Eminem Criticized for Anti-Gay Lyrics in New Song
With a steady stream of singles released in recent months, it’s clear that Eminem is gearing up to make a comeback. The rapper shared his latest song, "Rap God," on Oct. 15 and he has been lauded for the track’s throwback attitude, but some are calling out the song’s anti-gay lyrics.
According to the British newspaper the Independent, officials from the gay rights charity Stonewall said the song’s lyrics are "outdated and deeply offensive," claiming Eminem, 40, is "stuck in the last century."
"It is not as though the homophobic phrases in question are particularly subtle," the Independent writes, "The first verse contains lyrics about breaking ’a mother******* table over the back of a couple faggots and crack it in half,’ and, ’You fags think it’s all a game.’"
Other notable lyrics in "Rap God" are: "Little gay-looking boy / So gay I can barely say it with a straight face-looking boy / You witnessing massacre like you watching a church gathering taking place-looking boy / ’Oy vey, that boy’s gay,’ that’s all they say looking-boy."
Though the track has received praise from some music critics, Stonewall’s media manger, Richard Lane, is far from sold on Eminem 2.0.
"Compared to inspirational modern artists like Frank Ocean and Macklemore, who have vocally supported tackling homophobia, Eminem seems stuck in the last century with these outdated and deeply offensive lyrics," he told the Independent.
Scott Meslow of The Week also took issue with the song’s content and wrote:
"The song is bad enough - but even more disheartening has been the way that so many websites have praised Eminem’s rapping on ’Rap God’ while ignoring the song’s problematic lyrics entirely. Time called the single ’divine.’ Rolling Stone analyzed the song’s influences without commenting on its content. MTV News took the time to collect Eminem’s array of pop-cultural references without noting his homophobia. Worst of all is Just Jared, which took the time to painstakingly transcribe the six-minute song’s lyrics - and took the coward’s way out by writing ’[?]’ over every homophobic lyric in the song, as if they suddenly couldn’t hear his crystal-clear vocals whenever he said something offensive."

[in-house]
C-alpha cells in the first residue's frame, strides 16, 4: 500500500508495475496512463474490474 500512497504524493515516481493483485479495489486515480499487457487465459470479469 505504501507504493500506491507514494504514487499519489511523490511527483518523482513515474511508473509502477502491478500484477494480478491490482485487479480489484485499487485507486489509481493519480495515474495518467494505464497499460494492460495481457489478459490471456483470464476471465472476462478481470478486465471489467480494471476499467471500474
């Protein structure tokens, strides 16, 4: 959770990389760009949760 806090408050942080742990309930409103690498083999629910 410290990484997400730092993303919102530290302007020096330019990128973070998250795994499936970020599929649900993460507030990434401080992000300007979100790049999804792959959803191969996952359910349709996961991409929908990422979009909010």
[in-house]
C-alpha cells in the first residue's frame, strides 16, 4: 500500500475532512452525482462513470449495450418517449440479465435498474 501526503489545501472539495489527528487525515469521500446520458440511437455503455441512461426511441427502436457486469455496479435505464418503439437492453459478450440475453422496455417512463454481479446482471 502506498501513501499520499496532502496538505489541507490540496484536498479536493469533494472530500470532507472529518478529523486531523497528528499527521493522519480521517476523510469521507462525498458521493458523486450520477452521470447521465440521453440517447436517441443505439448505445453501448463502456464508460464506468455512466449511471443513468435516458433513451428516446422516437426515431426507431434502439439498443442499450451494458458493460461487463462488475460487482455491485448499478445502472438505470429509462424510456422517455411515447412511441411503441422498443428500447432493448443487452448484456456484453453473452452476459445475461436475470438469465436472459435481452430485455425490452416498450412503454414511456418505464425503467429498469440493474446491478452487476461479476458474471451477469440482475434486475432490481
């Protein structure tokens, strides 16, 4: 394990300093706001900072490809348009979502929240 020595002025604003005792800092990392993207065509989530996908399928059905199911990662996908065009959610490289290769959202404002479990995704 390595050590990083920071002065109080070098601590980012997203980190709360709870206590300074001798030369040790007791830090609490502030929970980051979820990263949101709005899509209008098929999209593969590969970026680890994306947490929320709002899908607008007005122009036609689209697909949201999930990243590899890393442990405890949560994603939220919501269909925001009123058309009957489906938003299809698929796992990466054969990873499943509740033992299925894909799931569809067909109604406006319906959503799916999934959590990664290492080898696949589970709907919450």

Conversely the New York Daily News defended the track, writing: "Say what you will about the song’s homophobia, woman-bashing, and lust for violence - and it’s got scads of all three - ’Em’s flow couldn’t be more divine."
"Rap God" is the latest single to come off of Eminem’s upcoming record, "The Marshall Mathers LP 2," out on Nov. 5, which follows up his 2010 album "Recovery."
This isn’t the first time the rapper has come under fire for his anti-gay lyrics. The song "Criminal," off his 2000 critically acclaimed record "The Marshall Mathers LP," was criticized because of the lyric: "My words are like a dagger with a jagged edge / That’ll stab you in the head / Whether you’re a fag or a lez."
He made headlines around the release of that album after performing with Elton John at the Grammys. But, as the Independent reports, Eminem has gone on record saying he is not homophobic and told the New York Times in 2010 that he supports marriage equality.
"Everyone should have the chance to be equally miserable," he said. "I think I’ve calmed down a bit. My overall look on things is a lot more mature than it used to be."
Also in 2010, he spoke with Anderson Cooper on "60 Minutes" about the use of anti-gay lyrics in his music.
"That word was thrown around so much, you know? Faggot was, like, it was thrown around constantly, to each other, like in battling, you know what I mean?" he asked. He then said he does not hate the LGBT community.
"I don’t have any problem with nobody, you know what I mean. Like, I’m just whatever."
Later in the interview when Cooper asked Eminem how he felt being labeled as a homophobe and GLAAD’s criticism on him he said, "I felt like I was being attacked. I was being singled out. And I felt like, is it because of the color of my skin? Is it because that, you’re paying more attention? Is it because there’s certain rappers that do and say the same things that I’m saying. And I don’t hear no one saying anything about that. I didn’t just invent saying offensive things."
Listen to "Rap God" below: